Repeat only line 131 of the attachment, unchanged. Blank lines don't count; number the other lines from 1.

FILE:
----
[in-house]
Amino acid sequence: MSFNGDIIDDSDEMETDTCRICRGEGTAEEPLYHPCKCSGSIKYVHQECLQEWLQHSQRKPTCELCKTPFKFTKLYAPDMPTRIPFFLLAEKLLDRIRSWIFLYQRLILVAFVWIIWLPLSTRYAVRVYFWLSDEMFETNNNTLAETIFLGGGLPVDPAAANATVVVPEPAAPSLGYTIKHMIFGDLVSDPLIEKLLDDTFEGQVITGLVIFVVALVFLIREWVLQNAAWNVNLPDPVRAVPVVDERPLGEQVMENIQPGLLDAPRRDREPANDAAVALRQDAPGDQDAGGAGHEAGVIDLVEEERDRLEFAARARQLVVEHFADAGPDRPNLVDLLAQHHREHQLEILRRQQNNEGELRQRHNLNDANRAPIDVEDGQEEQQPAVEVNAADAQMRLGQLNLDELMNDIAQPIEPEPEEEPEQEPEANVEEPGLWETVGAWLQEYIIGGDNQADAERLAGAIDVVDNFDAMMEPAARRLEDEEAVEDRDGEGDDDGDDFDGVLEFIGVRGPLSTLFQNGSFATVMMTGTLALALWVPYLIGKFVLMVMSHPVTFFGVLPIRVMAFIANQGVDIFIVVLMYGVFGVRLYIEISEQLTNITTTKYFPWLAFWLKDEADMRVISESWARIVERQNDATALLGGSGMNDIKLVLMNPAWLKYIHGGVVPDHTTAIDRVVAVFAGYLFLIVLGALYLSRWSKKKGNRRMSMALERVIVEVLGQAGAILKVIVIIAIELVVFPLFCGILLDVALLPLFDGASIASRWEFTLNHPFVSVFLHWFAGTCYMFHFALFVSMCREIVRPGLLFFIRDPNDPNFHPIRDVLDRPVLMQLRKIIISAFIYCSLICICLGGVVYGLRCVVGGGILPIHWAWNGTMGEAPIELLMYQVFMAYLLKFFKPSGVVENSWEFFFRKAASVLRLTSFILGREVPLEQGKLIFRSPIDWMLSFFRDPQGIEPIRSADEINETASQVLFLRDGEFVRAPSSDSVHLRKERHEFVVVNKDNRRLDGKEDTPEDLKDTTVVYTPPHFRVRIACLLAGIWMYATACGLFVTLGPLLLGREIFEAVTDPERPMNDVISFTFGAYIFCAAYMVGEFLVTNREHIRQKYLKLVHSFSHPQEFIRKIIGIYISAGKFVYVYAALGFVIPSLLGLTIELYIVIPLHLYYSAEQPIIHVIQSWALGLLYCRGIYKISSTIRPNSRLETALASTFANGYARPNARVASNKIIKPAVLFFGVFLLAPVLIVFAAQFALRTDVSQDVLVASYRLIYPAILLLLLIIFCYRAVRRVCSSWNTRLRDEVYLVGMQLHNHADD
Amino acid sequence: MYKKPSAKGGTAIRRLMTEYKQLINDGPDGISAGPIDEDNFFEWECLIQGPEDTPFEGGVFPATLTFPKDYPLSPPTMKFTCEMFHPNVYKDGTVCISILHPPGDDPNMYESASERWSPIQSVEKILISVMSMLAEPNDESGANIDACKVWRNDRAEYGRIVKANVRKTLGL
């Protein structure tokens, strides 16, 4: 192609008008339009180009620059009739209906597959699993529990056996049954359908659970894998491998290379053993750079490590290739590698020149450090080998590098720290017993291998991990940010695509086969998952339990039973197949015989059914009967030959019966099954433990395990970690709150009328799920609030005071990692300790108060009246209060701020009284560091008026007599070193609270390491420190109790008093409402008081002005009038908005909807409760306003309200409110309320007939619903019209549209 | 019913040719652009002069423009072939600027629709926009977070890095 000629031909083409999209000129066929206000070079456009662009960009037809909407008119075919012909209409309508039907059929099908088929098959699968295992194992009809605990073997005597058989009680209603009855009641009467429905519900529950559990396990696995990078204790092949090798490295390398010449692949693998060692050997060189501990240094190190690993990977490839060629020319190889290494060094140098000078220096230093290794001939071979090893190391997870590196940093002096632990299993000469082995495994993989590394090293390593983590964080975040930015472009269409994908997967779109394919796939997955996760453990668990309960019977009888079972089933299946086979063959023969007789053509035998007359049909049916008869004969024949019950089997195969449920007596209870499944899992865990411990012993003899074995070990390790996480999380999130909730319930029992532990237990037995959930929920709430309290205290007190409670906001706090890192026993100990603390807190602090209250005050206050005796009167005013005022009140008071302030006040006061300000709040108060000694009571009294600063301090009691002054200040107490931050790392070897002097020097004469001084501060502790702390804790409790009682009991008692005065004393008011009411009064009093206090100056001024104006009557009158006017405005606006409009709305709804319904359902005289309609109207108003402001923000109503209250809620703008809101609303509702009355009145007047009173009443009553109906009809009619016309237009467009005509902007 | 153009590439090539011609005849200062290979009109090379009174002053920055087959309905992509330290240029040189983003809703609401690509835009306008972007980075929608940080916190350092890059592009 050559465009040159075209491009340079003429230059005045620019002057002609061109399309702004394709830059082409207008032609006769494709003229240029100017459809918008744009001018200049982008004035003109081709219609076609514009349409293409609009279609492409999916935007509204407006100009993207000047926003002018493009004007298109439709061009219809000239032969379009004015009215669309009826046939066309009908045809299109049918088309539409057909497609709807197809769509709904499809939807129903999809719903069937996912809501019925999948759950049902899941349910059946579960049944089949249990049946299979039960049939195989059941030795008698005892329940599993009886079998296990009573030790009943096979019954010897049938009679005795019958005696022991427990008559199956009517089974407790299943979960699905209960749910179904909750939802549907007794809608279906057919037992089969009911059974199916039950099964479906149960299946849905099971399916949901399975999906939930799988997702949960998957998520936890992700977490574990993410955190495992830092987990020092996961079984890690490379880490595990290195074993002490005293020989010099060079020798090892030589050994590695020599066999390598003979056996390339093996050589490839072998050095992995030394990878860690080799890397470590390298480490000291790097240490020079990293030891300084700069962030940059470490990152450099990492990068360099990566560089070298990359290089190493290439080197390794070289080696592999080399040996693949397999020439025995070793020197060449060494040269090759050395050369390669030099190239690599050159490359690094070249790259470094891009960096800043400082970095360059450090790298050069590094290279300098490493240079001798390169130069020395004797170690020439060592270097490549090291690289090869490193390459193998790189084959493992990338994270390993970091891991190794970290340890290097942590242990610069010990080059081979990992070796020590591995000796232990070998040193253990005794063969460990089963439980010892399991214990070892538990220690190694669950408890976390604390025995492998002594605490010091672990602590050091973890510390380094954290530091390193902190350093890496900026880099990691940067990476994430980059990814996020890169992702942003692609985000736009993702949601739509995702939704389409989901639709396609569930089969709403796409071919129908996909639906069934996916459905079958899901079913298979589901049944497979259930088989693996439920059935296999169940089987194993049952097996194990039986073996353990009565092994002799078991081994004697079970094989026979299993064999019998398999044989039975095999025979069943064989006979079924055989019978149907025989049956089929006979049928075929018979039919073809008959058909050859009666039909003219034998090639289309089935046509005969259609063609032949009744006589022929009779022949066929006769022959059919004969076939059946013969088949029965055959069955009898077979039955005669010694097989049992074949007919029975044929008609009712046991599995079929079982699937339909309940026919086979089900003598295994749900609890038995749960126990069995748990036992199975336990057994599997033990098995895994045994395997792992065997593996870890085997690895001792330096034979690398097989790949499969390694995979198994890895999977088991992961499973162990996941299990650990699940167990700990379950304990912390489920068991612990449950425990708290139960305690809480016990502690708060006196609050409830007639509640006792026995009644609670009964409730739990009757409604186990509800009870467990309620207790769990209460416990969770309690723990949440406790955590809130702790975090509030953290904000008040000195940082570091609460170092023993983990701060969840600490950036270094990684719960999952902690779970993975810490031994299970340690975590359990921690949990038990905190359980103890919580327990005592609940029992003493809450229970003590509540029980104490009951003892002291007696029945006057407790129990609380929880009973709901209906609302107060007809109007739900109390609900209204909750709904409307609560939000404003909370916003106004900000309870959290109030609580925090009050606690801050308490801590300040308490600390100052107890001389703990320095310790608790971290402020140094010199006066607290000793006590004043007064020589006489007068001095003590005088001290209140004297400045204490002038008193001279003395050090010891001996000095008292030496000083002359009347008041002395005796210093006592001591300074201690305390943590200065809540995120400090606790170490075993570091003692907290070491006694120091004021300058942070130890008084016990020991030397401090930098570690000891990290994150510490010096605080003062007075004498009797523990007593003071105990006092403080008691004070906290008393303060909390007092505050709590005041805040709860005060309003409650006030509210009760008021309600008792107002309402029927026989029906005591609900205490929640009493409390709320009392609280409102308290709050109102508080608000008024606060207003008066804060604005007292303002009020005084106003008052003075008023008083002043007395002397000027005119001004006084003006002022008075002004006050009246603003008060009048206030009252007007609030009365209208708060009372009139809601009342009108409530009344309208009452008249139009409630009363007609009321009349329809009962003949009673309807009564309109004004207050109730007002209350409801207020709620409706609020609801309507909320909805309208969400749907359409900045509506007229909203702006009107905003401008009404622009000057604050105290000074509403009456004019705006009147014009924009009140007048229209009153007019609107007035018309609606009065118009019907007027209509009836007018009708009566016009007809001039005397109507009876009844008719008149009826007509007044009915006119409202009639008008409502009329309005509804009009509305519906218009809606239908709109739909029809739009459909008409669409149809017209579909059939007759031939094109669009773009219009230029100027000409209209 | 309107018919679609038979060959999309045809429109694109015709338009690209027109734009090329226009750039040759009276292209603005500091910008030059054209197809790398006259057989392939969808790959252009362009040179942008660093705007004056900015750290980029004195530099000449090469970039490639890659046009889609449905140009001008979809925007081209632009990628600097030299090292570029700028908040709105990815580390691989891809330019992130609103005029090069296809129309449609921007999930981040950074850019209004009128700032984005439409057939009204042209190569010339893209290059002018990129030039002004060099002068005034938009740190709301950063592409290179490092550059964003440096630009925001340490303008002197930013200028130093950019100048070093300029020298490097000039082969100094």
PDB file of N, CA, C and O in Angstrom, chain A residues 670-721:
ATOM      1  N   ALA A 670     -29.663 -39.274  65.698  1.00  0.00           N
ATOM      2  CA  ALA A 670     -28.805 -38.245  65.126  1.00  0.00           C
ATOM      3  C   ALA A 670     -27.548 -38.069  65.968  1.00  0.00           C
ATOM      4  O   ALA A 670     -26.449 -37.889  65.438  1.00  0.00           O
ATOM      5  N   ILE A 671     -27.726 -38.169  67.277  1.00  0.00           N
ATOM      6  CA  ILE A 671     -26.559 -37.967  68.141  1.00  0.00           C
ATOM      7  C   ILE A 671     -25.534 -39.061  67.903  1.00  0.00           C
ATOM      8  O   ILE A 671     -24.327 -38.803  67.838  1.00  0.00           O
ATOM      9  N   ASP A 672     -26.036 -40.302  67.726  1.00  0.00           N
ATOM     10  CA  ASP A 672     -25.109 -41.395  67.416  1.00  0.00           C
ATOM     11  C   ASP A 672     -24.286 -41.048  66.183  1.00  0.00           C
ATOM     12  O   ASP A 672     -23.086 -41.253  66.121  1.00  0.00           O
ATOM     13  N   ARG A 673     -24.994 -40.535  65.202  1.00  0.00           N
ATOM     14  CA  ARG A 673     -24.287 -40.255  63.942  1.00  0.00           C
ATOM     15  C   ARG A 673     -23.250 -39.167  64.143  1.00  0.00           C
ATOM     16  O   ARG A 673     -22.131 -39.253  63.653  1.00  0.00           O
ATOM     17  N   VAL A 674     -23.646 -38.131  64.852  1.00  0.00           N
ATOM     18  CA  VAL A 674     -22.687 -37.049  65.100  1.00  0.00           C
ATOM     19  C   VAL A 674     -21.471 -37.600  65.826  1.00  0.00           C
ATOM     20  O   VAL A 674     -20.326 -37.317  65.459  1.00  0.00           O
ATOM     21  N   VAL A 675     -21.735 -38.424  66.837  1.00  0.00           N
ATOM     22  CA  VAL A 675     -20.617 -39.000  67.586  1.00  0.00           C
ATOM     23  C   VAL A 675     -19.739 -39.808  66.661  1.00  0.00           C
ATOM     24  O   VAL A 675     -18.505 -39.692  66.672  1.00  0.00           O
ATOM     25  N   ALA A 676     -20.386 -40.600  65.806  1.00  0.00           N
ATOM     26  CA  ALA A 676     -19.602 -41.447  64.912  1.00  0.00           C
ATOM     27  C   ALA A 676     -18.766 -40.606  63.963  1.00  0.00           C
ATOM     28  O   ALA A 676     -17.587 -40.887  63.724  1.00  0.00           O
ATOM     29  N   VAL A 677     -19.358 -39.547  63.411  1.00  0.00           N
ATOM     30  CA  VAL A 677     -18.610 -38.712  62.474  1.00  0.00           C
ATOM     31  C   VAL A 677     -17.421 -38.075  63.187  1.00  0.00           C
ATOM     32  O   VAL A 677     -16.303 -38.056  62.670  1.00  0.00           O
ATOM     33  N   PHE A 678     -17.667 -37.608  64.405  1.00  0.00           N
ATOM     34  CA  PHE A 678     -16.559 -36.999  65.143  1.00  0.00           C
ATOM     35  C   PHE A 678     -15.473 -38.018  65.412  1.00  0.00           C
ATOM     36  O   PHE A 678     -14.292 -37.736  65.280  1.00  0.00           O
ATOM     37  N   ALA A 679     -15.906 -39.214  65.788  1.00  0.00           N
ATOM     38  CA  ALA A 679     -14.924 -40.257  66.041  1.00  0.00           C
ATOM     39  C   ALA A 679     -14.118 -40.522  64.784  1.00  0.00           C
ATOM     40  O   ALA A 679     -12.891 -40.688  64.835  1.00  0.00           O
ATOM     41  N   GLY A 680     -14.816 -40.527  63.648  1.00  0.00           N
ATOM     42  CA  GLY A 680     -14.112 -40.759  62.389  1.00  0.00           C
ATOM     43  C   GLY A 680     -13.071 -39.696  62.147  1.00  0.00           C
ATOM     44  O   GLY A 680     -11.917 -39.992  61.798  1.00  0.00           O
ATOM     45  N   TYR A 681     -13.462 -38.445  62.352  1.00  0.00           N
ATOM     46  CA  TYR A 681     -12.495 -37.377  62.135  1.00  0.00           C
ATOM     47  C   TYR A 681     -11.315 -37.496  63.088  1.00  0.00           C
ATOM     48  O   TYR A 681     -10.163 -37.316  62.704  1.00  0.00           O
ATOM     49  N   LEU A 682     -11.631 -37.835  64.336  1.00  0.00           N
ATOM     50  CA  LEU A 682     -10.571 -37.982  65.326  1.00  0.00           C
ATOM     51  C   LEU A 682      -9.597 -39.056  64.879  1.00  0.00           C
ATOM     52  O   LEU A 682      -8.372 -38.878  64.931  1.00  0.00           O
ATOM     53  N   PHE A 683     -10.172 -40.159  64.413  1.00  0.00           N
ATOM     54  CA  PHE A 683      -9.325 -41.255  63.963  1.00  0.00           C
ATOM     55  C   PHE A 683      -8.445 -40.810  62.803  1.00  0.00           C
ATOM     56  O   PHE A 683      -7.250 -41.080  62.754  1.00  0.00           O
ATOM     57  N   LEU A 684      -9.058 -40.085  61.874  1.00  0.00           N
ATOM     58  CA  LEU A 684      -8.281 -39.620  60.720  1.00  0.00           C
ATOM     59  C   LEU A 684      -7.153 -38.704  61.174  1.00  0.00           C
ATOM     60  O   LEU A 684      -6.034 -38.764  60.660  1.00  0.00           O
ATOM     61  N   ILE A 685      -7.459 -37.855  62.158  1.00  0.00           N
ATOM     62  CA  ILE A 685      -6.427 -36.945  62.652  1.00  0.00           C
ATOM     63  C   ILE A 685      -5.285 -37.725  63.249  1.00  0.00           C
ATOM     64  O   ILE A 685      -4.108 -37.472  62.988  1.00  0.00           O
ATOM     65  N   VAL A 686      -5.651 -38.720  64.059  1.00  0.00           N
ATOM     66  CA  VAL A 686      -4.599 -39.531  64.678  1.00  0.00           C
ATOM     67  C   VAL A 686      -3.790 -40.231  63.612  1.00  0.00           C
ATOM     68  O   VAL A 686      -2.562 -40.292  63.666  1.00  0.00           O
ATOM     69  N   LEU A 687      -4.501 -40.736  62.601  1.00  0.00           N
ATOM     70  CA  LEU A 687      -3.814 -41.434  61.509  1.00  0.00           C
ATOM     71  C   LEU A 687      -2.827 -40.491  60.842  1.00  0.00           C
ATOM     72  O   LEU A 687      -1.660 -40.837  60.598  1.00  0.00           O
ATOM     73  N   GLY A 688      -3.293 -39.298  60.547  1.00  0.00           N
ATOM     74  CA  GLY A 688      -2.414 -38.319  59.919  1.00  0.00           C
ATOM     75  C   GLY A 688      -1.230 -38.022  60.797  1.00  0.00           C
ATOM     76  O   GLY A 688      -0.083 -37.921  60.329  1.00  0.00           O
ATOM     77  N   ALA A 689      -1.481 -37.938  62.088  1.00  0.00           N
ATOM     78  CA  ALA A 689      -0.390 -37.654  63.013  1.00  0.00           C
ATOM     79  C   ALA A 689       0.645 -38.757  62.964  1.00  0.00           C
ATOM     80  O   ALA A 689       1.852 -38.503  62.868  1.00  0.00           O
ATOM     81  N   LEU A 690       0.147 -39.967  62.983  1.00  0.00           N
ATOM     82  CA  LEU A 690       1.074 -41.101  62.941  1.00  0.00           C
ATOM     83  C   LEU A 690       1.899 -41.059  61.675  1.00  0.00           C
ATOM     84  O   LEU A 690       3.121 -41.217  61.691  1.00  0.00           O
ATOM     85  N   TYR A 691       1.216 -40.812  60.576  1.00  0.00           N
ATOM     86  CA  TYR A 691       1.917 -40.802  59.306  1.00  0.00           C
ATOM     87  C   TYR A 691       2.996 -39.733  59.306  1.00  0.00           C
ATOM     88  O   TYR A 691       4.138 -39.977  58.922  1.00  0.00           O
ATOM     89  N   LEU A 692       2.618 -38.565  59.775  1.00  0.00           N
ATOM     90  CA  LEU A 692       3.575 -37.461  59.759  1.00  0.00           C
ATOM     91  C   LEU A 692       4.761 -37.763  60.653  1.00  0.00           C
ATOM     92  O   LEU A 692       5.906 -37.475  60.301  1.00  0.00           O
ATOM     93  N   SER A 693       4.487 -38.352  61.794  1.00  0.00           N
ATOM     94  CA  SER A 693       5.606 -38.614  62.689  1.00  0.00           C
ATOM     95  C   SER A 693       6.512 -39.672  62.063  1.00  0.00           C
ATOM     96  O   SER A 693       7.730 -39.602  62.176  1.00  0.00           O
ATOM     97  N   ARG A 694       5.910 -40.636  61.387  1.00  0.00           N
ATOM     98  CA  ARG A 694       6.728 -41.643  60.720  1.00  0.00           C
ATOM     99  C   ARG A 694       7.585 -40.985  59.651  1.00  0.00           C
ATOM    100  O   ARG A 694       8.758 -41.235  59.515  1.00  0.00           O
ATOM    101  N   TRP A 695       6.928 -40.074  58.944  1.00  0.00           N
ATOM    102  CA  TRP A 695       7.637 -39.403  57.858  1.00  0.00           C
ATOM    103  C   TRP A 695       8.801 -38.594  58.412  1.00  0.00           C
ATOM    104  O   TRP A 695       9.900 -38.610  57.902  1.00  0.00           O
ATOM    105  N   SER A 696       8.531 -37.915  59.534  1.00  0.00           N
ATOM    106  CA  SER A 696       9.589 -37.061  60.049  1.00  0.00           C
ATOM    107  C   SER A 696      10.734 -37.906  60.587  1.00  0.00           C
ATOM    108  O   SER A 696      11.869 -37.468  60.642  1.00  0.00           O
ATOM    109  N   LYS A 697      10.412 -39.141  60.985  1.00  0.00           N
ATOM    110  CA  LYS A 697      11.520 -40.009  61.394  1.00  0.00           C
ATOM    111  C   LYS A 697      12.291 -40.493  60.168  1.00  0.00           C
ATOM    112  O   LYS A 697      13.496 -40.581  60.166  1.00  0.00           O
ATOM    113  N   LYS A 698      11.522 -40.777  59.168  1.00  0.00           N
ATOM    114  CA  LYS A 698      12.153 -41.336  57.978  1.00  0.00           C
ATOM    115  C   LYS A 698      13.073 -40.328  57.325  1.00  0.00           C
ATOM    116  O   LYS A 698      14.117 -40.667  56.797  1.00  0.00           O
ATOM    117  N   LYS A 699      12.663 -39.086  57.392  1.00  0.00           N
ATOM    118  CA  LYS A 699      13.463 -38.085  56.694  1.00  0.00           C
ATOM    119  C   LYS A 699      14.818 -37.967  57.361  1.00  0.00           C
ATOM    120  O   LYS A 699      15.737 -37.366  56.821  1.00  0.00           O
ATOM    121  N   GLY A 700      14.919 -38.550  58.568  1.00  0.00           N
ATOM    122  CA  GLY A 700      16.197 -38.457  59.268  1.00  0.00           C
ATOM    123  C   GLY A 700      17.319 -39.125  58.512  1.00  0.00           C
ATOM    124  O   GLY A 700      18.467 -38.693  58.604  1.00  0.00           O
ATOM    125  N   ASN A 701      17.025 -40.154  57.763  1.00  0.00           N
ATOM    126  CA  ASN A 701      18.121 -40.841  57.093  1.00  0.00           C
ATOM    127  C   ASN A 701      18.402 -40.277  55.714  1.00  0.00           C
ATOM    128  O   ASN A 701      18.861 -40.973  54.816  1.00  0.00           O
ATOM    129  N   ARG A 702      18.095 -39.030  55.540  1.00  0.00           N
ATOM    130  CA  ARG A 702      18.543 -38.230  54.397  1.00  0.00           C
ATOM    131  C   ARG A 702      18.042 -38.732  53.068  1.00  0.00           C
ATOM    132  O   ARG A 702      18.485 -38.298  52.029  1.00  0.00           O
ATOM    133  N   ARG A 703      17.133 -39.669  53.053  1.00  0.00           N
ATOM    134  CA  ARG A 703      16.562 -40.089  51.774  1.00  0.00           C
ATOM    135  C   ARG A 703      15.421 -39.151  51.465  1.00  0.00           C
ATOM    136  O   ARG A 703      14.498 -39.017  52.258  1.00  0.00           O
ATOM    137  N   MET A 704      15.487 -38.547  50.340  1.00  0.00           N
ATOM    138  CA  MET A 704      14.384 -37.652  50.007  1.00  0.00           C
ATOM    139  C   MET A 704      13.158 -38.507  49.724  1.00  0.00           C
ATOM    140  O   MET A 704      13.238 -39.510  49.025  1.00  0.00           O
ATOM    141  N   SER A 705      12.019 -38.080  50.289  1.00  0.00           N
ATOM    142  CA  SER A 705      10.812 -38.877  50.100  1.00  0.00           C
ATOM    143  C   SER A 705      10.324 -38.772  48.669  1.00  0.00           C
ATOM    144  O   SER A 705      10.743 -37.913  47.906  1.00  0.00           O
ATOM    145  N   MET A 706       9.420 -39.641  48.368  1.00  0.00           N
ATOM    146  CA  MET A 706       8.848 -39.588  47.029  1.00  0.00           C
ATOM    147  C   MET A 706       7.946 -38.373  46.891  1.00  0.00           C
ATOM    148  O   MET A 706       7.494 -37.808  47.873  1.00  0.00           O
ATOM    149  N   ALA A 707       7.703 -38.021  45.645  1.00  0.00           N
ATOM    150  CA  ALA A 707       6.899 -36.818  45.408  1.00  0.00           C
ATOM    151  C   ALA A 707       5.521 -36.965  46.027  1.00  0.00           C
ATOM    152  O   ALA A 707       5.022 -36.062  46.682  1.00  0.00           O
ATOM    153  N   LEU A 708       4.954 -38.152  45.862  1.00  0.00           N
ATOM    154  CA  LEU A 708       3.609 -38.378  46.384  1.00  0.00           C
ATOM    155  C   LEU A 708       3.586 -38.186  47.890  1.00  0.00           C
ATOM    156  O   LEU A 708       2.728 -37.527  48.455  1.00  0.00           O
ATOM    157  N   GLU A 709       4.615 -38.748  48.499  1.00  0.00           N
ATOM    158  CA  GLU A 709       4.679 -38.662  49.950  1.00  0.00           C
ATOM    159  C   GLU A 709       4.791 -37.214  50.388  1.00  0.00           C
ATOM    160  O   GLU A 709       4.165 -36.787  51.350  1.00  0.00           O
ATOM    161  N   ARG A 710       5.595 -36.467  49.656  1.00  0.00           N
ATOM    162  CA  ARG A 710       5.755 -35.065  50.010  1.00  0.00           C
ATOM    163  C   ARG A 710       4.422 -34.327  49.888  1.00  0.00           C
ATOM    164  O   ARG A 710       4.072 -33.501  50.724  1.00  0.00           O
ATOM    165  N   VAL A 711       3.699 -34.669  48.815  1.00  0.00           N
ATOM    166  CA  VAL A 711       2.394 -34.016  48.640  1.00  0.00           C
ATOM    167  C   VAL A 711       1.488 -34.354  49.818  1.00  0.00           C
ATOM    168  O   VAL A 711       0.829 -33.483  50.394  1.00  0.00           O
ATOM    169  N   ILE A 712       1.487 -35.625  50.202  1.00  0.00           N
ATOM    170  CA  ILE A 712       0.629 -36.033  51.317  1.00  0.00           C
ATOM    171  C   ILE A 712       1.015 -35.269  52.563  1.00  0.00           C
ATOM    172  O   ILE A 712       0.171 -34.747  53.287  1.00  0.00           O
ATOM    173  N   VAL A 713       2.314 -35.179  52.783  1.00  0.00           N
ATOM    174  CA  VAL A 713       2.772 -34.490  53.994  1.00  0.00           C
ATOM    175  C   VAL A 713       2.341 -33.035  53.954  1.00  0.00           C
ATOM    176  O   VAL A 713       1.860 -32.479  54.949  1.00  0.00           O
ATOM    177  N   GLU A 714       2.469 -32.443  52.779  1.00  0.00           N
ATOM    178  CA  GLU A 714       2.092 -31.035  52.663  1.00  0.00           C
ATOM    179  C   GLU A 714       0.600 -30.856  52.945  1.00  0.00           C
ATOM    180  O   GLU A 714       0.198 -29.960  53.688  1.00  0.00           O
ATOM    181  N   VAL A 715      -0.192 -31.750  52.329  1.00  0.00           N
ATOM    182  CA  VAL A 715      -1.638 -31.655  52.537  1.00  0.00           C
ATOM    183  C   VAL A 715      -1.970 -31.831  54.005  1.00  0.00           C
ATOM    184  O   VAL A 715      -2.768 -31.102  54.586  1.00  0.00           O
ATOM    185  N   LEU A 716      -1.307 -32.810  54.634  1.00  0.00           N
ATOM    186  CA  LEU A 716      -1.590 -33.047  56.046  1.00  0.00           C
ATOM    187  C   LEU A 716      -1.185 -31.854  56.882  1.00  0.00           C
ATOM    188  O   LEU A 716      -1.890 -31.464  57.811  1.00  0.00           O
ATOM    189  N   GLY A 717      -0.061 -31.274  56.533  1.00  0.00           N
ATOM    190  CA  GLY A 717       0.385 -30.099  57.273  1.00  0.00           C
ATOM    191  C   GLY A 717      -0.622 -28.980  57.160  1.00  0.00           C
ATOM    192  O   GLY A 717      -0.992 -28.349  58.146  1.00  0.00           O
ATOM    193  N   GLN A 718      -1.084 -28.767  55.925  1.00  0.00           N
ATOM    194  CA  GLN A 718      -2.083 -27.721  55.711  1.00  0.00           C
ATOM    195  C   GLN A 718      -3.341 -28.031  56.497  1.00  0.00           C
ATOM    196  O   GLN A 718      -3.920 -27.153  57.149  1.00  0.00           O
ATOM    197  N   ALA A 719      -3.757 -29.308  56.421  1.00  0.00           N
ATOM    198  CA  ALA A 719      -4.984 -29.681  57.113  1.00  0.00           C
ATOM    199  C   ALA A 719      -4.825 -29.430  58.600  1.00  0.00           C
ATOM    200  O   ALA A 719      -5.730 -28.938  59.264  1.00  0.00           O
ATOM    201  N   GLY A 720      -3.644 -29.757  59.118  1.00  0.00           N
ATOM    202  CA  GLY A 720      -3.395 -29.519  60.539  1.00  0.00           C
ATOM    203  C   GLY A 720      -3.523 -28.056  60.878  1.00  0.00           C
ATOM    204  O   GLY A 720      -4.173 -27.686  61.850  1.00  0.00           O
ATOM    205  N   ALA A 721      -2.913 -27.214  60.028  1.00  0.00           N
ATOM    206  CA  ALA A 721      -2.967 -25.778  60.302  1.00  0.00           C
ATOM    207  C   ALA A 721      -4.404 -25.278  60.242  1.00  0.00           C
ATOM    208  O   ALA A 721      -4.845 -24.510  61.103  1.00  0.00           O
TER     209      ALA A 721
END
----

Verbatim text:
ATOM    126  CA  ASN A 701      18.121 -40.841  57.093  1.00  0.00           C